9. A system for enhancing clinical trial revenue for a business entity using a computer system including a database, said system comprising: a clinical trial facility and at least one clinical trial subject; a clinical trial protocol comprising at least medical service cost data and a schedule of appointments that said at least one clinical trial subject experiences during a clinical trial; a second subsystem comprising a software application that schedules appointments; and a third subsystem comprising a software application that generates invoices, wherein said clinical trial protocol, said second subsystem and said third subsystem communicate with each other and said at least one clinical trial subject is monitored to verify that said at least one clinical trial subject adheres to said schedule of appointments.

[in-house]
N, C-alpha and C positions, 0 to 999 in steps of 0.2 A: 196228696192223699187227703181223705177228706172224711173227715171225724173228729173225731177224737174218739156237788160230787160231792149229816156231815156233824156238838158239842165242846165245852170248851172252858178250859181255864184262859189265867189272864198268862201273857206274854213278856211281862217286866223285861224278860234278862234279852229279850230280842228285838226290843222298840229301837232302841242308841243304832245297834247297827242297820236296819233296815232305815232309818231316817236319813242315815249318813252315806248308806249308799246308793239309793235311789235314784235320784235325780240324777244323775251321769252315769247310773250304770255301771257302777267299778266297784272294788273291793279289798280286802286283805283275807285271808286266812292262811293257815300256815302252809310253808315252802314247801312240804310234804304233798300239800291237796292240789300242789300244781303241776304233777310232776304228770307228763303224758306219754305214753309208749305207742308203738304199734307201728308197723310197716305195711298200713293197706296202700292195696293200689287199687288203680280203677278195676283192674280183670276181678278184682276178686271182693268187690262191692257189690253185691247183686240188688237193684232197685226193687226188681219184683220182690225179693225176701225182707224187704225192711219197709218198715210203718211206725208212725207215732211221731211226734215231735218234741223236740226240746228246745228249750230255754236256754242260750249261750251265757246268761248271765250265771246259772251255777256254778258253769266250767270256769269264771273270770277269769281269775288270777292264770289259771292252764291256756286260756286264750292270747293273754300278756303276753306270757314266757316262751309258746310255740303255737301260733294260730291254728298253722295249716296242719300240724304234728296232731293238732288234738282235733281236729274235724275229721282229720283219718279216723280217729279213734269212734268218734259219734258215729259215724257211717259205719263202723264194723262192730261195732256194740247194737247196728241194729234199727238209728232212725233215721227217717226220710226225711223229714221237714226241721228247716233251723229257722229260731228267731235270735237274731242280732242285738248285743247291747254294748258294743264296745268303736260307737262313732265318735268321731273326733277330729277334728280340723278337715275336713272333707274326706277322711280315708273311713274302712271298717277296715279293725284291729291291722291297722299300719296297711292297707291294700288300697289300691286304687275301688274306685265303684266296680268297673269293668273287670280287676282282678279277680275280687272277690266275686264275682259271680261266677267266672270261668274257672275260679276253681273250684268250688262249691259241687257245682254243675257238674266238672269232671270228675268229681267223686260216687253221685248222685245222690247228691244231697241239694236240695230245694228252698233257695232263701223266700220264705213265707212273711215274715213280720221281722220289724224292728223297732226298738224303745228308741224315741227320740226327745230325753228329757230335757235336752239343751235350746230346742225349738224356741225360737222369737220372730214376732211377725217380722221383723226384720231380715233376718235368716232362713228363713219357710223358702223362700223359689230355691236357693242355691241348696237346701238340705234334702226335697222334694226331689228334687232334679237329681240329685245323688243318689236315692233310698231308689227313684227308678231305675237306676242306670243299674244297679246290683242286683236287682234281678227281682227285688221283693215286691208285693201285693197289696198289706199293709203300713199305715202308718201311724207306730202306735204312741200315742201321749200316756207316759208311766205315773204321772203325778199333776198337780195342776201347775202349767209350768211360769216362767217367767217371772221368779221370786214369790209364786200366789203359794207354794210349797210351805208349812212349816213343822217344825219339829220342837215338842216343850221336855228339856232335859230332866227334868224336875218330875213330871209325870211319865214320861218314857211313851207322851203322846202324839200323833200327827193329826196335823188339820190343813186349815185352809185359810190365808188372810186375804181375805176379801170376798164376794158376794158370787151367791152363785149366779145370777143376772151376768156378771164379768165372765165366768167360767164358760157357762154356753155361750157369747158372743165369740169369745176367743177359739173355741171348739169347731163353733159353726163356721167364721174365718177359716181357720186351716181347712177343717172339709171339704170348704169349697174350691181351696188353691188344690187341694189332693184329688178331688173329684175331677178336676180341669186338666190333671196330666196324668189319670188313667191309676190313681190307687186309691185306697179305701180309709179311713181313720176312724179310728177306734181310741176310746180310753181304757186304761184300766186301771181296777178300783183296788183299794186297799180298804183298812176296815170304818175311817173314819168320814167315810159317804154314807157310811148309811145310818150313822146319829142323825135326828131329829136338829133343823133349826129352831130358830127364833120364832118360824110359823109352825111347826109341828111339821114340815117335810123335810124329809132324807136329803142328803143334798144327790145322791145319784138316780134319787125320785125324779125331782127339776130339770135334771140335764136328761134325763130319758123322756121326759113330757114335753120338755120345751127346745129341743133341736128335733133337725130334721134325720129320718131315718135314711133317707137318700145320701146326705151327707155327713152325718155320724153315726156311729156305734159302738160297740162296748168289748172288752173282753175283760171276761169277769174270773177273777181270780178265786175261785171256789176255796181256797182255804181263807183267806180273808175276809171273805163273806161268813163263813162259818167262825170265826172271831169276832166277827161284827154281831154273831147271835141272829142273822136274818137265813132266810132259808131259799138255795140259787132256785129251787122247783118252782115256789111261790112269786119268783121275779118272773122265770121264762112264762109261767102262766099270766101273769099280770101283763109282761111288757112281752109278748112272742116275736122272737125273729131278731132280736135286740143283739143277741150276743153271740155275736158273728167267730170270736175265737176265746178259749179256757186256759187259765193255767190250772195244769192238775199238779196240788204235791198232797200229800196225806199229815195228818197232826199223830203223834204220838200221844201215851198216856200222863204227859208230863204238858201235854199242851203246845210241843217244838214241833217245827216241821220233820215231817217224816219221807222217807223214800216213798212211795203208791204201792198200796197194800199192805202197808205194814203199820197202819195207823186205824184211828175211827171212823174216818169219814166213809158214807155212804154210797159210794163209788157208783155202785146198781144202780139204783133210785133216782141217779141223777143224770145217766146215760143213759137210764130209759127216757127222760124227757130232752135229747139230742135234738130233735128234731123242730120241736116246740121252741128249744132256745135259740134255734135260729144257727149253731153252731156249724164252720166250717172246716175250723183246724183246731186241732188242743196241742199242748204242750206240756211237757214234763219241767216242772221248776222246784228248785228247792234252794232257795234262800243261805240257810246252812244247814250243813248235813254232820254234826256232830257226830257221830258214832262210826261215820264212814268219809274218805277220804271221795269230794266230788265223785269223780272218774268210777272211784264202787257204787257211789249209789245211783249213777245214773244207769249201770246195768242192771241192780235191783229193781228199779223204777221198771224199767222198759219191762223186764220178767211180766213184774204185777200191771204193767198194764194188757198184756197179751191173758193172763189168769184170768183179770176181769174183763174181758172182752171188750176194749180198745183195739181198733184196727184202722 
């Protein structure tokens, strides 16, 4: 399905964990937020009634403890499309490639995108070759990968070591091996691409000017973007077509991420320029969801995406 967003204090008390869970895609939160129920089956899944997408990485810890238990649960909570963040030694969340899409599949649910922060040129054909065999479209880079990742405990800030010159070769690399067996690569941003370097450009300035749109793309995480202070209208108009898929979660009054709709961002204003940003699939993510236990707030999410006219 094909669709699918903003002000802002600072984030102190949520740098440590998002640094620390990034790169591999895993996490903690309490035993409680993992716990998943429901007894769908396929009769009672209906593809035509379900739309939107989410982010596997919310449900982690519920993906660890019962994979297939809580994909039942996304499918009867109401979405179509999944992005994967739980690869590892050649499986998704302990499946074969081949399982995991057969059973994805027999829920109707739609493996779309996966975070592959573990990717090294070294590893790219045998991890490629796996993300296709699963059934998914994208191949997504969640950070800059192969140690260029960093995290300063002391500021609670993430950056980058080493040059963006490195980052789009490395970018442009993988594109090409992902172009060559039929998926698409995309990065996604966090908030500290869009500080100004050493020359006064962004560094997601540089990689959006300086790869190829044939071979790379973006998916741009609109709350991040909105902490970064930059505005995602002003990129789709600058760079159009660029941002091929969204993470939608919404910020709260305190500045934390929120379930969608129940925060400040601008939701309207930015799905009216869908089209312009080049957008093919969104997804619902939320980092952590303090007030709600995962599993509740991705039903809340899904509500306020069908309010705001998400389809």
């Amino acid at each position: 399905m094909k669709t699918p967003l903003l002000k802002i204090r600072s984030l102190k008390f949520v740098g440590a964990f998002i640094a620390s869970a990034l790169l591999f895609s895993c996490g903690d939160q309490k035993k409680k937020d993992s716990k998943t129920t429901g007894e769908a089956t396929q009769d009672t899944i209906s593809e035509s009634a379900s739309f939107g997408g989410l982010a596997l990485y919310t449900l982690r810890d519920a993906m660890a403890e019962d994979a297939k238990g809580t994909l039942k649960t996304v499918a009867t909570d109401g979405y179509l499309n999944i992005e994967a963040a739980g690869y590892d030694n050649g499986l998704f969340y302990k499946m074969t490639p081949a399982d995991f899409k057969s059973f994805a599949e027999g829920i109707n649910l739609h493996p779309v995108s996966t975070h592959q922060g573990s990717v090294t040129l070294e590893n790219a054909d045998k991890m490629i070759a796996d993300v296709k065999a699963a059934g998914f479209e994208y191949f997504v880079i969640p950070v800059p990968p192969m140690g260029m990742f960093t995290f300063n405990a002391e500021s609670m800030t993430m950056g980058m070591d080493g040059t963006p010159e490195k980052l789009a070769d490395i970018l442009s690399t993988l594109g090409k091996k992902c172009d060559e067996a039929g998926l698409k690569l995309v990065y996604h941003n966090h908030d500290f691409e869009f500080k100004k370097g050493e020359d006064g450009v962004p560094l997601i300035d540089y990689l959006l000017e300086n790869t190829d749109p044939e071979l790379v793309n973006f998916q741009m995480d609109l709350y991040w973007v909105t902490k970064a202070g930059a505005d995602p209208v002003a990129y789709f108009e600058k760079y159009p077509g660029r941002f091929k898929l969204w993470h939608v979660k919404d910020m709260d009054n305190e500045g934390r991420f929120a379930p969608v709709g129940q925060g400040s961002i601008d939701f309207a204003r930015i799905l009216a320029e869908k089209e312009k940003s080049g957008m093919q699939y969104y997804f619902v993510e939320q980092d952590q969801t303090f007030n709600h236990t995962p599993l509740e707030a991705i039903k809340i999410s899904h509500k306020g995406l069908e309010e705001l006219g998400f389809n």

10. A system in accordance with claim 9 wherein when said at least one clinical trial subject does not show-up for one of said scheduled appointments, said appointment is rescheduled.

11. A system in accordance with claim 9 wherein unscheduled medical visits of said clinical trial subject are monitored.

12. A system in accordance with claim 11 wherein when an unscheduled medical appointment occurs a clinical trial researcher is notified.

13. A system in accordance with claim 12 wherein said clinical trial researcher determines whether an adverse event has occurred.

14. A system in accordance with claim 11 wherein when an unscheduled medical visit occurs a health care professional is notified.